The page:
In your review, you compare The Wolf Man with The Werewolf of London; stating the Henry Hull character “… takes the time to put on a coat and hat before going out to kill.” If you watch the first transformation scene in The Wolf Man closely, you will notice that Talbot starts out wearing a white undershirt and suit pants. He removes his socks to reveal that his legs are becoming unusually hairy. After the change into the werewolf, with the camera fixed only on his feet, we see that he is still wearing the light colored suit pants as he stands up and walks on the toes of his feet.(This was a neat effect, which was necessary for the monster to only leave paw prints like a wolf, but wasn’t repeated in later “Wolf Man” appearaces.) If I remember correctly, the very next scene shows his wolf feet as he walks through the night mist, only now his pants are darker and as the camera pulls back, his white undershirt has been changed into a dark buttoned shirt. Although it isn’t as obvious as when the transformed Dr. Wilfred Glendon grabbed his coat and hat in The Werewolf of London, it would appear that Larry Talbot’s werewolf actually took the time to change its clothes before going out for the night.

  2. Paul: Some great observations. I noted the “feet transformation” on another blog long ago, and was a little disappointed in myself when I reread this review and found I had left out that particular observation. I didn’t notice the change of pants, though! I’ll have to go back and give it another once over.

    When I first started this blog, I thought I would only list the DVD description, a very short commentary by me, and a general rating. However, as I went along, I found people were just as interested in the details as I was. So my reviews became more sophisticated and I put in a little more research.

    I’ve been tempted many times to go back and rewrite my early reviews because they seem so lacking to me now. “The Wolf Man” definitely deserves a better write up than this. Thanks again for your observations, Paul. Keep ‘em coming!

  3. Mark: If you ask me, I think your reviews are fine just the way they are. Sure you could add more information, and I can appreciate how you feel, but sometimes too much info just bogs down the review. Too many times, reviewers seem to want to delve into the filmmakers mind and read into the story political, psychological, or religious meanings and fill page after page with boring speculations. Your reviews don’t get complicated. They do just what they are supposed to do, give the reader enough information to either want to watch the movie or avoid it.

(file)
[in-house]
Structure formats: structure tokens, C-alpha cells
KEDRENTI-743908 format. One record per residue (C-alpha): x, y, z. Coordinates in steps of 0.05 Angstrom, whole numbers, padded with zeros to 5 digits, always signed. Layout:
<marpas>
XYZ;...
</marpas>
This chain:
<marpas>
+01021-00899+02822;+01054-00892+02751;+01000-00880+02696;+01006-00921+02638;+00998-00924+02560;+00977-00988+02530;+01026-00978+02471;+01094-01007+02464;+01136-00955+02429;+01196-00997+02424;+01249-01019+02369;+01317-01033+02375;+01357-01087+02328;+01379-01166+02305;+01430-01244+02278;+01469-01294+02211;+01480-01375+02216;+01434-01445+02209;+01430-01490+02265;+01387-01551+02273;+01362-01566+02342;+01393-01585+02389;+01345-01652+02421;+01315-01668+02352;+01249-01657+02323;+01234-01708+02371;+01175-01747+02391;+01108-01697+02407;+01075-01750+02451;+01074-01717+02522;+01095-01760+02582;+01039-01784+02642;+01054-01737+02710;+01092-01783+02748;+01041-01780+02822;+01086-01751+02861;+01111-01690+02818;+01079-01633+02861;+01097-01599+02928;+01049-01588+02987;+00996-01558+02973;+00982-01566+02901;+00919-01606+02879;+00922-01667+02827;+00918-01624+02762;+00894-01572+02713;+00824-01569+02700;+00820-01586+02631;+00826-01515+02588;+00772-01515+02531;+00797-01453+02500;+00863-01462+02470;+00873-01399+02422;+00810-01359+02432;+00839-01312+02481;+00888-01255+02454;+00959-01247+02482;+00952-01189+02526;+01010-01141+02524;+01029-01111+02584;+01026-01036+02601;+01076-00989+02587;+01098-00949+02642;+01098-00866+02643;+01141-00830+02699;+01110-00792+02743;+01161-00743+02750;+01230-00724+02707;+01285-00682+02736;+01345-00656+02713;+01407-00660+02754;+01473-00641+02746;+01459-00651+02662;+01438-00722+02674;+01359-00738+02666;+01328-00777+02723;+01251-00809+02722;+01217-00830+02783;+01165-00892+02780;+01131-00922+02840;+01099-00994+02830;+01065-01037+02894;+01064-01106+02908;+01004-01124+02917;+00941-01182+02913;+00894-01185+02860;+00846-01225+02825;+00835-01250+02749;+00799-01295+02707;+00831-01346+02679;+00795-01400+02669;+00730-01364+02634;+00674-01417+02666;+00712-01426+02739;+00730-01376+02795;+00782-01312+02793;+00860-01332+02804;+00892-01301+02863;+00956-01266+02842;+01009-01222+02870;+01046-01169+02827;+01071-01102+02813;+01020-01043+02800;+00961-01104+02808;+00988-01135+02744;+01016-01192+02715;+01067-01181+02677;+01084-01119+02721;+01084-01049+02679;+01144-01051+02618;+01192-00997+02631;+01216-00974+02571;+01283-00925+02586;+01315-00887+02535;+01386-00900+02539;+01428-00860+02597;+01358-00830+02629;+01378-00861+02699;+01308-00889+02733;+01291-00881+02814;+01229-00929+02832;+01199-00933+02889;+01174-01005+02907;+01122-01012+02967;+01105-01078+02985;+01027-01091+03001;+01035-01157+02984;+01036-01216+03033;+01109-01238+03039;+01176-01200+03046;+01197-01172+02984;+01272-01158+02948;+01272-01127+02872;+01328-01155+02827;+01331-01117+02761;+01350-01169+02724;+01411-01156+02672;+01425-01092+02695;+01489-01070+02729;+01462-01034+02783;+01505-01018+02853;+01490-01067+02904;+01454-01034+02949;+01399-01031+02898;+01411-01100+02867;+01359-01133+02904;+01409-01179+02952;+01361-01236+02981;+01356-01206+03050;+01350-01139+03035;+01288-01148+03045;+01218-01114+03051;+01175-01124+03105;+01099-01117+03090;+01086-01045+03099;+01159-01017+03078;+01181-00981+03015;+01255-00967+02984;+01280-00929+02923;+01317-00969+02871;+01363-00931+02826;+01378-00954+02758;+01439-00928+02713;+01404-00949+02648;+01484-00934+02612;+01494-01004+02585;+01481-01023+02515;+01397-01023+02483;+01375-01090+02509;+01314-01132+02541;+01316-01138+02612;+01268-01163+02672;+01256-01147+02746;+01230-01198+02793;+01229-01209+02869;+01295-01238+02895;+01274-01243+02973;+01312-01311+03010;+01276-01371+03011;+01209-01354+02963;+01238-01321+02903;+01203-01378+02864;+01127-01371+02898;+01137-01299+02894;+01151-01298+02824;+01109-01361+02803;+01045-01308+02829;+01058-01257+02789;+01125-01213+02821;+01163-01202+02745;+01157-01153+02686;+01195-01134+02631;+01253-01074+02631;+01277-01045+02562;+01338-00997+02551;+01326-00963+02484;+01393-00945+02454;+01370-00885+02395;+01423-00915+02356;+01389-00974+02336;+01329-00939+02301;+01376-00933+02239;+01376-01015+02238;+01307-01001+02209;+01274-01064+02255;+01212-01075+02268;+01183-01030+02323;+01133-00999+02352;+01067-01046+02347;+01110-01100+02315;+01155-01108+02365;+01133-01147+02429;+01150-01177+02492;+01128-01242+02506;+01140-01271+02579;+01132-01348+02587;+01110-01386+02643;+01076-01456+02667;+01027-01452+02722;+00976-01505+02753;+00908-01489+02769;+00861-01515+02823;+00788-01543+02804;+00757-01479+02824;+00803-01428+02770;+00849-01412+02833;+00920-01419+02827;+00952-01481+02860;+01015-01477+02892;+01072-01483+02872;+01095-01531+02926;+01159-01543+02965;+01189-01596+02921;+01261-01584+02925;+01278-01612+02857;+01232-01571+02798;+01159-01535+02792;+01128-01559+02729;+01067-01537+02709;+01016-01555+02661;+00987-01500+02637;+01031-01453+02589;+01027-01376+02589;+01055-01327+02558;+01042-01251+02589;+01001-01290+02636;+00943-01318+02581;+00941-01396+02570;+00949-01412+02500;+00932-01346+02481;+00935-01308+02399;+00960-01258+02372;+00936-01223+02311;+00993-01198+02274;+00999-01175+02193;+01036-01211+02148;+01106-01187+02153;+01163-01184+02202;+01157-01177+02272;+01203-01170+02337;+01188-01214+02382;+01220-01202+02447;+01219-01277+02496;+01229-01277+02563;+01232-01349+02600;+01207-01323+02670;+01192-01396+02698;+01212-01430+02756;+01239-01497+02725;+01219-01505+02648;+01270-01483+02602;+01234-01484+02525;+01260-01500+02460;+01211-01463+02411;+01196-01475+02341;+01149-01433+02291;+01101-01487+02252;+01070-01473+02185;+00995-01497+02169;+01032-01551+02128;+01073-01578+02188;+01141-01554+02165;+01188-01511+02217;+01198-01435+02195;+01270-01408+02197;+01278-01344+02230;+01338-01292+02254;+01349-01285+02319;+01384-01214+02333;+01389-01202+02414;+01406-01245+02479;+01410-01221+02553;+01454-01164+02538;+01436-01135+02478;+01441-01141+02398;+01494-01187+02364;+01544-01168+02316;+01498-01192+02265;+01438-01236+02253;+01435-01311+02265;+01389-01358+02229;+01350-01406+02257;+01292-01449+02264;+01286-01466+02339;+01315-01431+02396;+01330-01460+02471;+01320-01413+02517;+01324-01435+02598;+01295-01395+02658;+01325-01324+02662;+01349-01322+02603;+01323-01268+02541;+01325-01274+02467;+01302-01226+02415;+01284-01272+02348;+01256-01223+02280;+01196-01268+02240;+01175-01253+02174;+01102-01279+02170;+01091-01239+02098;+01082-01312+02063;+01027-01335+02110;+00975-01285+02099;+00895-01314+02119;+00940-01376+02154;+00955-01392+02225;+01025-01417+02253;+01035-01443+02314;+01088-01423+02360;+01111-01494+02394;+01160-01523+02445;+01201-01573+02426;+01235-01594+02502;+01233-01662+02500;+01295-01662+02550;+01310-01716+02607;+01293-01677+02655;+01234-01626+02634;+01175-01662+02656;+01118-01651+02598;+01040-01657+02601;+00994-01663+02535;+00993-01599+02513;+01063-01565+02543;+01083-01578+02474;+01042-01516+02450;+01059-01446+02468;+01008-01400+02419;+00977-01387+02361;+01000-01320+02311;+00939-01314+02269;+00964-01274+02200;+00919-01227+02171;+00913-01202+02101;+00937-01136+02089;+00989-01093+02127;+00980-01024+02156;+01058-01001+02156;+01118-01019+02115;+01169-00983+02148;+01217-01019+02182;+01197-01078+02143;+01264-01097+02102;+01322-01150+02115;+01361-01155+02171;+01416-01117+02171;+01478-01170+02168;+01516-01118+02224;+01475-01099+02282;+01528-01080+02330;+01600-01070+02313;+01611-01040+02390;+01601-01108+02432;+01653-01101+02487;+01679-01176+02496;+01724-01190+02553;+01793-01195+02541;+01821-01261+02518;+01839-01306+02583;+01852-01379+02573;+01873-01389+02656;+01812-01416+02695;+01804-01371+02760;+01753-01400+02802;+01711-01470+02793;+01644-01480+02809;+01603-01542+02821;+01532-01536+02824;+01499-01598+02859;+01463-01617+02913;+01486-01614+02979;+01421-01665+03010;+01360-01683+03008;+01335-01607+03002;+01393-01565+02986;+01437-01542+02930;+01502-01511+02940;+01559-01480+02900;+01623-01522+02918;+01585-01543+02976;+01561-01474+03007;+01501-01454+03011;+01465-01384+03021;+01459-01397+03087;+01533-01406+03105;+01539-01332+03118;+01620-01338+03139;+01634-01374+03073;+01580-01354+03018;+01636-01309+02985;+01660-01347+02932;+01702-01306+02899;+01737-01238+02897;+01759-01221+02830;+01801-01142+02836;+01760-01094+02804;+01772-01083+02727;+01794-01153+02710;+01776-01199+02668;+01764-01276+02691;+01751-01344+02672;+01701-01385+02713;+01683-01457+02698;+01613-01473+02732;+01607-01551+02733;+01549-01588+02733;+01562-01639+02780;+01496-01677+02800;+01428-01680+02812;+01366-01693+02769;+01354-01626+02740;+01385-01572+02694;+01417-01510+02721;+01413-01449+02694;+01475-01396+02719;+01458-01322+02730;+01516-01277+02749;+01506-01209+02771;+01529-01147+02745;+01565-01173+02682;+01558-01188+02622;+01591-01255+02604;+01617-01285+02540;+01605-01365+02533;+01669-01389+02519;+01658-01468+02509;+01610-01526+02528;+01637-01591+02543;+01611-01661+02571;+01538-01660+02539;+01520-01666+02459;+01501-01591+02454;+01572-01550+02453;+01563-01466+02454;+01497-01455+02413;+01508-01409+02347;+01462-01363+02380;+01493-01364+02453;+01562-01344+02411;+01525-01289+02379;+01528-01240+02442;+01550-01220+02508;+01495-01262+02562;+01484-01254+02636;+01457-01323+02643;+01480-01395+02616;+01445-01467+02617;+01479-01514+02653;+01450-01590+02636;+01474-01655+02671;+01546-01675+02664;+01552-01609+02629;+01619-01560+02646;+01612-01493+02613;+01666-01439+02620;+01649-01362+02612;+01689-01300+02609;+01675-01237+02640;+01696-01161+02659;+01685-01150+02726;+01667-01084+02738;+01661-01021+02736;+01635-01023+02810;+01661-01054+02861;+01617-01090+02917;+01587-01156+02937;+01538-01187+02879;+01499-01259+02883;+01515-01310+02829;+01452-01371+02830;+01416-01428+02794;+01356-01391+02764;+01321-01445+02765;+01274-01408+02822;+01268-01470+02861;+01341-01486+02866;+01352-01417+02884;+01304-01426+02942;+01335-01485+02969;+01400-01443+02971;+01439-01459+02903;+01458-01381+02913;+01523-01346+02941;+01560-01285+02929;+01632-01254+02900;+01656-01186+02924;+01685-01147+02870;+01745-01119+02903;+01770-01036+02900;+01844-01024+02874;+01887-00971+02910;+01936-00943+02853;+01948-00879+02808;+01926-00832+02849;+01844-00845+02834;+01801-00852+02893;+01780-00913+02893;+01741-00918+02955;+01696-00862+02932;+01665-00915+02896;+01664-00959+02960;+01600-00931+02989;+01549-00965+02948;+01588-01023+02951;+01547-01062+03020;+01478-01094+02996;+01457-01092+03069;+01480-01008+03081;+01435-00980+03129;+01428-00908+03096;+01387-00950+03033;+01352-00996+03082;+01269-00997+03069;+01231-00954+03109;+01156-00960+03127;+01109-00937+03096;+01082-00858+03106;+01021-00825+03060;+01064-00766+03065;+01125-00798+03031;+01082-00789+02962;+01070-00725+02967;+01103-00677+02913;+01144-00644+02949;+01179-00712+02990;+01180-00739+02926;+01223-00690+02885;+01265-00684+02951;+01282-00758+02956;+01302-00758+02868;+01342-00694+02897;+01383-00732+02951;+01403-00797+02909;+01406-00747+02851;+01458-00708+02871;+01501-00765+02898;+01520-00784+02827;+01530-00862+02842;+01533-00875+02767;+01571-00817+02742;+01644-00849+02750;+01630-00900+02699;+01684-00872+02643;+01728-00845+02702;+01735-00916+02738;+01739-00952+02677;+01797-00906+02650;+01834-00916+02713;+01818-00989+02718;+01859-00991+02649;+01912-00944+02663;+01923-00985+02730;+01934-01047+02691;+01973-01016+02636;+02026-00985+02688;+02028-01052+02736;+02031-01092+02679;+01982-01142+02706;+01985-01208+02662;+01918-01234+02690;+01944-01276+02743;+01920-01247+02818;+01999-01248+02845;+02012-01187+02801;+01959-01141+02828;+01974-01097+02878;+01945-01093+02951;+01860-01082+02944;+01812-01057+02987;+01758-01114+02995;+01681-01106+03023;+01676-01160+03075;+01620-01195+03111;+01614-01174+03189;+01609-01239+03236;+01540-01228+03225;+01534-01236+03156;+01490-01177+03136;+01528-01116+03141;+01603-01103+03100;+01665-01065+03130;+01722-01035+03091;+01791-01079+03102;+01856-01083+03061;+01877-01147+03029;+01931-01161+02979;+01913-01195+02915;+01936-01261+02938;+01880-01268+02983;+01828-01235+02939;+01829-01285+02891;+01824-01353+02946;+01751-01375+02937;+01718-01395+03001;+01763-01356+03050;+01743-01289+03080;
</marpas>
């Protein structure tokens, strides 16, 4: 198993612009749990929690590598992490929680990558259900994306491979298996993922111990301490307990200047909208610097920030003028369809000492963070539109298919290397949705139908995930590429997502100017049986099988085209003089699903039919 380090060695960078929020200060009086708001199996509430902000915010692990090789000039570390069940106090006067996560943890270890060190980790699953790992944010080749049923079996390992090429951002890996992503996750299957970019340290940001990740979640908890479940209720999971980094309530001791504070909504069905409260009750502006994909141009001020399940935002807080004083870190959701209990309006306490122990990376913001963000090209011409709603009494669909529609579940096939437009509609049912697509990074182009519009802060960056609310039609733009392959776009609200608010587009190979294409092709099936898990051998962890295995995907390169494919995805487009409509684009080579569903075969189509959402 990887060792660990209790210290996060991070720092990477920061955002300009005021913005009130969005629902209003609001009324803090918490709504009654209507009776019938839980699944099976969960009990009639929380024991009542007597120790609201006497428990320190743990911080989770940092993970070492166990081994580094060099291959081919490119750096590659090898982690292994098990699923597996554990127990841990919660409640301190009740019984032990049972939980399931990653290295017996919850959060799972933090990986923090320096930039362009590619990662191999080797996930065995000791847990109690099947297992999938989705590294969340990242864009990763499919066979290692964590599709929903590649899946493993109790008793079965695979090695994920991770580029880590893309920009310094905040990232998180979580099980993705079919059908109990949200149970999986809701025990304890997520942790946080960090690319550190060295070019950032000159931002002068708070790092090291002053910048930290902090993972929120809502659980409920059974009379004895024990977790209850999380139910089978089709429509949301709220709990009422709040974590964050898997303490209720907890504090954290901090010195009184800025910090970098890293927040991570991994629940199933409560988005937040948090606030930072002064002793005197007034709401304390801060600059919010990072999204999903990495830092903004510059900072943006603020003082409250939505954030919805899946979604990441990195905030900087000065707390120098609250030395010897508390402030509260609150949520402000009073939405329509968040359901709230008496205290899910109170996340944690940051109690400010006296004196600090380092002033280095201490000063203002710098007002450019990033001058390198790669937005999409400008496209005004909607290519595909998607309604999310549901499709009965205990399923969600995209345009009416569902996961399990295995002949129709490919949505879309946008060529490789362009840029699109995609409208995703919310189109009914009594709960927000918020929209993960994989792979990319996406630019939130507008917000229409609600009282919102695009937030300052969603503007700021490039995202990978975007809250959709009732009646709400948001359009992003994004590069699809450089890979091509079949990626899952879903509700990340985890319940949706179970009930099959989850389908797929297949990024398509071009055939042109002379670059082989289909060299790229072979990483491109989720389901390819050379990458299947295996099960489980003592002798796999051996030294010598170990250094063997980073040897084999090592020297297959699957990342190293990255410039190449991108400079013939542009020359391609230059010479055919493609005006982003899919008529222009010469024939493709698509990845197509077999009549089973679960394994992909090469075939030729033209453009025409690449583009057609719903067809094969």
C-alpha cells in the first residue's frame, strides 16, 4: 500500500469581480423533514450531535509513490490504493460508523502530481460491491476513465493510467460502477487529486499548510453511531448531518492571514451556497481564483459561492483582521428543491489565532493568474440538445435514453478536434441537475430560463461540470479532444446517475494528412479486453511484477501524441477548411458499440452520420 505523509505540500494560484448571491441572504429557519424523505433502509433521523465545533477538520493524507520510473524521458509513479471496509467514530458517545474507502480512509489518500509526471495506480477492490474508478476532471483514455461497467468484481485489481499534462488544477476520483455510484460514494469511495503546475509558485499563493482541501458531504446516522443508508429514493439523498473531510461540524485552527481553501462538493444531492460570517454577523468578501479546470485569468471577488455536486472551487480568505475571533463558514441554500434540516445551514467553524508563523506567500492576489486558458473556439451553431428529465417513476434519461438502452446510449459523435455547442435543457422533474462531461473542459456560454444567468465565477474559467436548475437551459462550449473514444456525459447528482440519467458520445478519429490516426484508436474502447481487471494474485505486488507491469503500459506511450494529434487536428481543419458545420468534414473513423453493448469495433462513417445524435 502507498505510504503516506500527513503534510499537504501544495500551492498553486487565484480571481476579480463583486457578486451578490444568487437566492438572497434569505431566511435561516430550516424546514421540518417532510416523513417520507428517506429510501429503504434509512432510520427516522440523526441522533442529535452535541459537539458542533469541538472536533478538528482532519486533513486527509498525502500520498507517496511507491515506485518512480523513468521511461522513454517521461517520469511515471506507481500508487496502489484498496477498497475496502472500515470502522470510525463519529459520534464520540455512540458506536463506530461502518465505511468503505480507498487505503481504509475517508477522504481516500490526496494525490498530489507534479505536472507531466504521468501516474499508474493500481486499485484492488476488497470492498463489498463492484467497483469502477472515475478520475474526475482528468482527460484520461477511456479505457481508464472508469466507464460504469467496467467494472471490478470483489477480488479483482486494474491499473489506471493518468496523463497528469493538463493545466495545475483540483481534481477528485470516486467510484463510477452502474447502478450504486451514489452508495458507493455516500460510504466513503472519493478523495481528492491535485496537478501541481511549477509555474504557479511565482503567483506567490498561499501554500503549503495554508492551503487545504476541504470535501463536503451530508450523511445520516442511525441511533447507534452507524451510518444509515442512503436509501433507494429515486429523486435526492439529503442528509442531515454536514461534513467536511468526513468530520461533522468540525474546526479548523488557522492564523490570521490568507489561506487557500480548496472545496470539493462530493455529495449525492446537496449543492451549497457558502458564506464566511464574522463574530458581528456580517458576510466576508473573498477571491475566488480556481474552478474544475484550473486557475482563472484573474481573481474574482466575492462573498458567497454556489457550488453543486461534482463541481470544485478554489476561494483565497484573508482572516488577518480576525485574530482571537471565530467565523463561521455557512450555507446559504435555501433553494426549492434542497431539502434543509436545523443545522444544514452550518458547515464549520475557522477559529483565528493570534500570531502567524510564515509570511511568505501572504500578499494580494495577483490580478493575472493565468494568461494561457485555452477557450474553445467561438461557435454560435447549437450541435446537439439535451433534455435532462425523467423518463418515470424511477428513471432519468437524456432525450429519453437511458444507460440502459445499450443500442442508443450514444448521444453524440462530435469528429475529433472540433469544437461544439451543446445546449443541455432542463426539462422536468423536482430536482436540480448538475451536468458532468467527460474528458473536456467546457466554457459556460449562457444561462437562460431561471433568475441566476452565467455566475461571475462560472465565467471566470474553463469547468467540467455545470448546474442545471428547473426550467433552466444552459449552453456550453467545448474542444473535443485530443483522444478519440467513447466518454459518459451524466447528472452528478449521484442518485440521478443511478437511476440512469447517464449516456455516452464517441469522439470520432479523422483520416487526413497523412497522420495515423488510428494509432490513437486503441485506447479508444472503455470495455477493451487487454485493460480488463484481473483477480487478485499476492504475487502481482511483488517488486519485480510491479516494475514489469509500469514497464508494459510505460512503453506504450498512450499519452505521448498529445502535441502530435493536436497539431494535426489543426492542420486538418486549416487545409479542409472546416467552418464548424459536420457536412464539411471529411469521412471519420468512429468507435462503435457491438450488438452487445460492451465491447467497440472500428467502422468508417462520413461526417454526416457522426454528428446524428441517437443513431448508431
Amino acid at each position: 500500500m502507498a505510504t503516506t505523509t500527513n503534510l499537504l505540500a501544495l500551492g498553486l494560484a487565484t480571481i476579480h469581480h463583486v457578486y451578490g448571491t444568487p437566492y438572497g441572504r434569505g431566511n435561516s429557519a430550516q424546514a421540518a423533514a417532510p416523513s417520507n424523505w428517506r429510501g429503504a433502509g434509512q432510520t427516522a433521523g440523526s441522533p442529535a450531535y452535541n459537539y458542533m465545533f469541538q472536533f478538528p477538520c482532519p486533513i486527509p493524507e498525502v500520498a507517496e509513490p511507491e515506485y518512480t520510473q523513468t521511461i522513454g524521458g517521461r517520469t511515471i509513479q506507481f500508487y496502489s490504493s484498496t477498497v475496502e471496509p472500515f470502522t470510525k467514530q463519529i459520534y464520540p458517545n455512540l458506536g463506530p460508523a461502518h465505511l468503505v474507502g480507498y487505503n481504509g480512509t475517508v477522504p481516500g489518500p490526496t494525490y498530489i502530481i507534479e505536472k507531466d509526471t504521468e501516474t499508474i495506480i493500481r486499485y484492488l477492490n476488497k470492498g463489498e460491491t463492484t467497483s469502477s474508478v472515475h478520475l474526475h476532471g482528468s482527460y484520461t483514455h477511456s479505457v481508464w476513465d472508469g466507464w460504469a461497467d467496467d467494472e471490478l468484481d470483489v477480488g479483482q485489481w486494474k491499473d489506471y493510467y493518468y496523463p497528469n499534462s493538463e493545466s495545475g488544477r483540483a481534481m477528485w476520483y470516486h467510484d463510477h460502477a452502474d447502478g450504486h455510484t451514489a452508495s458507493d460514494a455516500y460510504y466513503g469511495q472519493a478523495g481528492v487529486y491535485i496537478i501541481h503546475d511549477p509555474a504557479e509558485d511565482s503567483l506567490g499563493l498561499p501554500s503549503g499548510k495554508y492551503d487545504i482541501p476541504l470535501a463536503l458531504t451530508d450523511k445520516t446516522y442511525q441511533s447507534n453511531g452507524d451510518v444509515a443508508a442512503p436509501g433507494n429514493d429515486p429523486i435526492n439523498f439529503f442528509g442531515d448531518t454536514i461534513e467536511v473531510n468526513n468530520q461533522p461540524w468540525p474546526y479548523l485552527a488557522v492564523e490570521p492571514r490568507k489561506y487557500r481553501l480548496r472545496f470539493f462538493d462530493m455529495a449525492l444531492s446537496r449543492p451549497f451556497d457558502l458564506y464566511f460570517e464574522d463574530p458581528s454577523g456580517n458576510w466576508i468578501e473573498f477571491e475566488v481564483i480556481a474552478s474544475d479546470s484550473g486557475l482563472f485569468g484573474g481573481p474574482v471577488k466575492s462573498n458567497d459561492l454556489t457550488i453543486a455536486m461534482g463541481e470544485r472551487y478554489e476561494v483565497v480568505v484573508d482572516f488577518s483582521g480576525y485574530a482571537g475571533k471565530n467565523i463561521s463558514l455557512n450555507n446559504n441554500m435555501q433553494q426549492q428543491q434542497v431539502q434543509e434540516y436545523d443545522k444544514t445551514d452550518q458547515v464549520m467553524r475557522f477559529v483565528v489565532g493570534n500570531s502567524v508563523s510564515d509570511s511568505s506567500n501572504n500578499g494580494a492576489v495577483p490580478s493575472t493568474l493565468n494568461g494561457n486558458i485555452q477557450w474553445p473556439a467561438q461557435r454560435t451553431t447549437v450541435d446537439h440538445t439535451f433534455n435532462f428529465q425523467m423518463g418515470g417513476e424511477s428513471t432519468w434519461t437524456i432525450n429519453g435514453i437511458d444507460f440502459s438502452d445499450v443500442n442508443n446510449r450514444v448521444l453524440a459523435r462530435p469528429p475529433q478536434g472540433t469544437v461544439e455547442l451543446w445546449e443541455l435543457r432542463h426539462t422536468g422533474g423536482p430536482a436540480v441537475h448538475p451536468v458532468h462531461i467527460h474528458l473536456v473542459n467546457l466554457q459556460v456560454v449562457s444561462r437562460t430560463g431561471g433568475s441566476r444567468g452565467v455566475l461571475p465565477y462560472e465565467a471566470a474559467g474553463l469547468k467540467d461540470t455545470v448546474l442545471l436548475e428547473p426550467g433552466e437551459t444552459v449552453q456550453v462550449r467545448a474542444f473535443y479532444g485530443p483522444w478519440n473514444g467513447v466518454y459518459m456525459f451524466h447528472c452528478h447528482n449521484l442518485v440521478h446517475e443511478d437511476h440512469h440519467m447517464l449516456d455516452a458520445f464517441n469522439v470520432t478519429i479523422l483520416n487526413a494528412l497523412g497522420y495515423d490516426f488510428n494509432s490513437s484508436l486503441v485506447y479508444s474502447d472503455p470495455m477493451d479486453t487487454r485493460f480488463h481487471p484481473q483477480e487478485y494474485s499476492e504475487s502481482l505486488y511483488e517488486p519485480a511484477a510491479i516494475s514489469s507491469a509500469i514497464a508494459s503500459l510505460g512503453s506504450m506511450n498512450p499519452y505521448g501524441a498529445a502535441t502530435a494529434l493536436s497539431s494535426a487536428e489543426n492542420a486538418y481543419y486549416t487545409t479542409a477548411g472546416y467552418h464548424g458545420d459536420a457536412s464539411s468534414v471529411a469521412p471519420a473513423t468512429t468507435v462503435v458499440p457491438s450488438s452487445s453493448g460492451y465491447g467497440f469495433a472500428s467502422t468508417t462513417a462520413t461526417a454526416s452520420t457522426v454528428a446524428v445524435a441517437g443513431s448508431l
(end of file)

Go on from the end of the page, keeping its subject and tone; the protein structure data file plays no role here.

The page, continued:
Your reviews are fun to read and leave room for further discussion. I appreciate your opinions and enjoy the interesting bits of trivia. The most important word is “fun.” For you, the reviews should be fun to write and you shouldn’t feel pressured to put them out on any schedule. I’ve seen the list of videos in your collection and I’m curious about your views on many of them. I hope writing about these movies remains fun for you for a long, long time. Thanks for sharing the “fun” through your website.

  4. Paul: We definitely have a lot in common. When I started this particular blog I wanted it to be fun and not take up a lot of my time. I’ve had some rather successful blogs in the past (if you judge only by how many hits per day I was getting) but they weren’t always what I was passionate about. This is probably my least “successful” blog, but I enjoy it more than all the others put together.

    Once I was going to give up blogging completely because I was uncomfortable with how much time it took up. However, a close friend suggested I should start a “monster movie blog” with a quick summary and a thumbs up or thumbs down kind of thing. In the old days I would “review” two or three movies a day. It was pretty easy just writing down my gut reactions, and it didn’t take up too much time. (Incidentally, my original horror movie blog was at a Typepad site, and when I switched over to WordPress the dates on the reviews were not preserved. That’s why it looks like a lot of my reviews were written in August of 2006. They are actually older than that.)

    However, as I continued reviewing films, I felt I was leaving out interesting tidbits that people might be interested in. I was also buying books on the genre and learning more that I wanted to pass on. Now it takes me about a week to watch the movie, take notes, grab screen stills, resize the screen stills, do some research, and write and edit the review! I’ve gotten away from my original simplicity, but I am more satisfied with the results.

    Like you, though, I don’t like reviews to drag on. I want to keep them simple and most importantly, readable. I tend to skip over reviews that just retell the story in agonizing detail and don’t really comment thoroughly on the movie itself. That’s why I post the DVD descriptions, so I won’t have to go into the plot too much.

    Anyway, I appreciate your comments, as you certainly must know by now. I also appreciate your insights and memories. Folks like you make it all worthwhile! Of course, it’s pretty fun for me, too.

  5. I liked The Wolf Man, and I think your rating is correct. I’d say it is one of Chaney Jr.’s better performances. Off subject, but does anyone know a good place for The Wolf Man poster? Thanks in advance!

  6. Hey Wolf Fan: I suppose I would try Ebay first. There’s also an online store called Monsters In Motion that has some interesting stuff.